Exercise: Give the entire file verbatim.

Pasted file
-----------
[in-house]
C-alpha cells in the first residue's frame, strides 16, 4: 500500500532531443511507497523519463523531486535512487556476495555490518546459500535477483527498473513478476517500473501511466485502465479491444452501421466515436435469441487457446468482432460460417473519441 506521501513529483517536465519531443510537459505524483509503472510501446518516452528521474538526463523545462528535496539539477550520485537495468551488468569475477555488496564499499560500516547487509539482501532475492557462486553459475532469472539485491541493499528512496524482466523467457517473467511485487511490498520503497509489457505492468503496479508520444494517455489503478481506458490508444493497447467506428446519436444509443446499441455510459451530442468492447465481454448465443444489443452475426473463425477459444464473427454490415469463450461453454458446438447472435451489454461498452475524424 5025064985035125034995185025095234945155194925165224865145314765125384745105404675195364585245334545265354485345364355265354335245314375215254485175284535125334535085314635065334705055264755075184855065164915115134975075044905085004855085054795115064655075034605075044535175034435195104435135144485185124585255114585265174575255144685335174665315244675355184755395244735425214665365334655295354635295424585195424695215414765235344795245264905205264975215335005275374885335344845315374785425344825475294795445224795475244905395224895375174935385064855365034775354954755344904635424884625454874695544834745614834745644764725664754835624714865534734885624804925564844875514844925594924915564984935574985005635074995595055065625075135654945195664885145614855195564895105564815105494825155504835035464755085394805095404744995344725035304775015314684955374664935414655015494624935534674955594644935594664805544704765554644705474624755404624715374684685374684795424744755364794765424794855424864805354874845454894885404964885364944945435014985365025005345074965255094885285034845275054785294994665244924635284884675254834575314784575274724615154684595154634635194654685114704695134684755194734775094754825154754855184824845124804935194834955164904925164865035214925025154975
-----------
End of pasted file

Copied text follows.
[in-house]
C-alpha cells in the first residue's frame, strides 16, 4: 500500500532531443511507497523519463523531486535512487556476495555490518546459500535477483527498473513478476517500473501511466485502465479491444452501421466515436435469441487457446468482432460460417473519441 506521501513529483517536465519531443510537459505524483509503472510501446518516452528521474538526463523545462528535496539539477550520485537495468551488468569475477555488496564499499560500516547487509539482501532475492557462486553459475532469472539485491541493499528512496524482466523467457517473467511485487511490498520503497509489457505492468503496479508520444494517455489503478481506458490508444493497447467506428446519436444509443446499441455510459451530442468492447465481454448465443444489443452475426473463425477459444464473427454490415469463450461453454458446438447472435451489454461498452475524424 5025064985035125034995185025095234945155194925165224865145314765125384745105404675195364585245334545265354485345364355265354335245314375215254485175284535125334535085314635065334705055264755075184855065164915115134975075044905085004855085054795115064655075034605075044535175034435195104435135144485185124585255114585265174575255144685335174665315244675355184755395244735425214665365334655295354635295424585195424695215414765235344795245264905205264975215335005275374885335344845315374785425344825475294795445224795475244905395224895375174935385064855365034775354954755344904635424884625454874695544834745614834745644764725664754835624714865534734885624804925564844875514844925594924915564984935574985005635074995595055065625075135654945195664885145614855195564895105564815105494825155504835035464755085394805095404744995344725035304775015314684955374664935414655015494624935534674955594644935594664805544704765554644705474624755404624715374684685374684795424744755364794765424794855424864805354874845454894885404964885364944945435014985365025005345074965255094885285034845275054785294994665244924635284884675254834575314784575274724615154684595154634635194654685114704695134684755194734775094754825154754855184824845124804935194834955164904925164865035214925025154975